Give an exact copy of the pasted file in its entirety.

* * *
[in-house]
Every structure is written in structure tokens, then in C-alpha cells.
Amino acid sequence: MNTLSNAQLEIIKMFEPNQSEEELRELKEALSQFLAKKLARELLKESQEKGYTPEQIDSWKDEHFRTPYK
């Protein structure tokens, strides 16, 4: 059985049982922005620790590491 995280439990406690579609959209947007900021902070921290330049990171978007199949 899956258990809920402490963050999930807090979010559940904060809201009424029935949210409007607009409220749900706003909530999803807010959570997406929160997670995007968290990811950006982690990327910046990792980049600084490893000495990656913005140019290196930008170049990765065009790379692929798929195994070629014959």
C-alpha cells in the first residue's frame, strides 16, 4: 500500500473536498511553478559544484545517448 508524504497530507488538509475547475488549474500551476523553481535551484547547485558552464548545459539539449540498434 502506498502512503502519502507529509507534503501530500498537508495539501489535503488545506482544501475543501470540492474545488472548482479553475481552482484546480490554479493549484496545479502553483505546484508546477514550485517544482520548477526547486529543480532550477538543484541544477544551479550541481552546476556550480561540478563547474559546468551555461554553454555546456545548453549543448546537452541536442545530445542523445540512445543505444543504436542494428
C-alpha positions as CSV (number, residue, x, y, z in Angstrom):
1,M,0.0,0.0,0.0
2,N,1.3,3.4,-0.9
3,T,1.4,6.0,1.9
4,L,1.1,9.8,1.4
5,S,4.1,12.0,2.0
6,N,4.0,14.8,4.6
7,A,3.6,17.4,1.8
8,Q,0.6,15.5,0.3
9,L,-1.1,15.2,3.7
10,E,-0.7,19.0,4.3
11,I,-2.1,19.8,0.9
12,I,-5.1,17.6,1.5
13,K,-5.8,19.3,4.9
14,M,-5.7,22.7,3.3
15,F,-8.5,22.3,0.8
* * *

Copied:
[in-house]
Every structure is written in structure tokens, then in C-alpha cells.
Amino acid sequence: MNTLSNAQLEIIKMFEPNQSEEELRELKEALSQFLAKKLARELLKESQEKGYTPEQIDSWKDEHFRTPYK
């Protein structure tokens, strides 16, 4: 059985049982922005620790590491 995280439990406690579609959209947007900021902070921290330049990171978007199949 899956258990809920402490963050999930807090979010559940904060809201009424029935949210409007607009409220749900706003909530999803807010959570997406929160997670995007968290990811950006982690990327910046990792980049600084490893000495990656913005140019290196930008170049990765065009790379692929798929195994070629014959």
C-alpha cells in the first residue's frame, strides 16, 4: 500500500473536498511553478559544484545517448 508524504497530507488538509475547475488549474500551476523553481535551484547547485558552464548545459539539449540498434 502506498502512503502519502507529509507534503501530500498537508495539501489535503488545506482544501475543501470540492474545488472548482479553475481552482484546480490554479493549484496545479502553483505546484508546477514550485517544482520548477526547486529543480532550477538543484541544477544551479550541481552546476556550480561540478563547474559546468551555461554553454555546456545548453549543448546537452541536442545530445542523445540512445543505444543504436542494428
C-alpha positions as CSV (number, residue, x, y, z in Angstrom):
1,M,0.0,0.0,0.0
2,N,1.3,3.4,-0.9
3,T,1.4,6.0,1.9
4,L,1.1,9.8,1.4
5,S,4.1,12.0,2.0
6,N,4.0,14.8,4.6
7,A,3.6,17.4,1.8
8,Q,0.6,15.5,0.3
9,L,-1.1,15.2,3.7
10,E,-0.7,19.0,4.3
11,I,-2.1,19.8,0.9
12,I,-5.1,17.6,1.5
13,K,-5.8,19.3,4.9
14,M,-5.7,22.7,3.3
15,F,-8.5,22.3,0.8